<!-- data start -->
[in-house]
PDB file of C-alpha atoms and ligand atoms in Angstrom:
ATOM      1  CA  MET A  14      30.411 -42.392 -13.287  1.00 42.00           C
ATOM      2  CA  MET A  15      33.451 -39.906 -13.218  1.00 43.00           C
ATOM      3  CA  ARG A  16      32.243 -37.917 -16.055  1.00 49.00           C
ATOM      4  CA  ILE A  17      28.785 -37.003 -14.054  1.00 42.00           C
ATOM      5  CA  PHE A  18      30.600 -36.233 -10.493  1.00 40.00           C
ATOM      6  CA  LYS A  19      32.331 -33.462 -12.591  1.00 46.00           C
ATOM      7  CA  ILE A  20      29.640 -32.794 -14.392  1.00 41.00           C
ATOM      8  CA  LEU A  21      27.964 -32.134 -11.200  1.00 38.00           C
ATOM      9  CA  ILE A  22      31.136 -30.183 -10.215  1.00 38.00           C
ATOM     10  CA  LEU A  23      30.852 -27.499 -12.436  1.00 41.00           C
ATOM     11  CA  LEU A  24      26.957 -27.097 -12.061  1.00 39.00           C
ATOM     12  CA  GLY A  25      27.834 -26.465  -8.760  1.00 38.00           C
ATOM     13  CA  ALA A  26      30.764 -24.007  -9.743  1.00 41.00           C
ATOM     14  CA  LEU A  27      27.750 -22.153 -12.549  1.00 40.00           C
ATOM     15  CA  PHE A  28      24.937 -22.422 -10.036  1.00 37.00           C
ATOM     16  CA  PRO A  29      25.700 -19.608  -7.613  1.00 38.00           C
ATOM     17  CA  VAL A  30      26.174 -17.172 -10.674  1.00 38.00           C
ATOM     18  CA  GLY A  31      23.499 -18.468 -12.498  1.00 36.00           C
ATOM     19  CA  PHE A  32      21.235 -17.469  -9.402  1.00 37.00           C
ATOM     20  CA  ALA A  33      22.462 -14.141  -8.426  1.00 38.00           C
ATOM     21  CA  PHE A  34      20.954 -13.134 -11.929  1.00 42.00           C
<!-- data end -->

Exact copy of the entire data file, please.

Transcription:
[in-house]
PDB file of C-alpha atoms and ligand atoms in Angstrom:
ATOM      1  CA  MET A  14      30.411 -42.392 -13.287  1.00 42.00           C
ATOM      2  CA  MET A  15      33.451 -39.906 -13.218  1.00 43.00           C
ATOM      3  CA  ARG A  16      32.243 -37.917 -16.055  1.00 49.00           C
ATOM      4  CA  ILE A  17      28.785 -37.003 -14.054  1.00 42.00           C
ATOM      5  CA  PHE A  18      30.600 -36.233 -10.493  1.00 40.00           C
ATOM      6  CA  LYS A  19      32.331 -33.462 -12.591  1.00 46.00           C
ATOM      7  CA  ILE A  20      29.640 -32.794 -14.392  1.00 41.00           C
ATOM      8  CA  LEU A  21      27.964 -32.134 -11.200  1.00 38.00           C
ATOM      9  CA  ILE A  22      31.136 -30.183 -10.215  1.00 38.00           C
ATOM     10  CA  LEU A  23      30.852 -27.499 -12.436  1.00 41.00           C
ATOM     11  CA  LEU A  24      26.957 -27.097 -12.061  1.00 39.00           C
ATOM     12  CA  GLY A  25      27.834 -26.465  -8.760  1.00 38.00           C
ATOM     13  CA  ALA A  26      30.764 -24.007  -9.743  1.00 41.00           C
ATOM     14  CA  LEU A  27      27.750 -22.153 -12.549  1.00 40.00           C
ATOM     15  CA  PHE A  28      24.937 -22.422 -10.036  1.00 37.00           C
ATOM     16  CA  PRO A  29      25.700 -19.608  -7.613  1.00 38.00           C
ATOM     17  CA  VAL A  30      26.174 -17.172 -10.674  1.00 38.00           C
ATOM     18  CA  GLY A  31      23.499 -18.468 -12.498  1.00 36.00           C
ATOM     19  CA  PHE A  32      21.235 -17.469  -9.402  1.00 37.00           C
ATOM     20  CA  ALA A  33      22.462 -14.141  -8.426  1.00 38.00           C
ATOM     21  CA  PHE A  34      20.954 -13.134 -11.929  1.00 42.00           C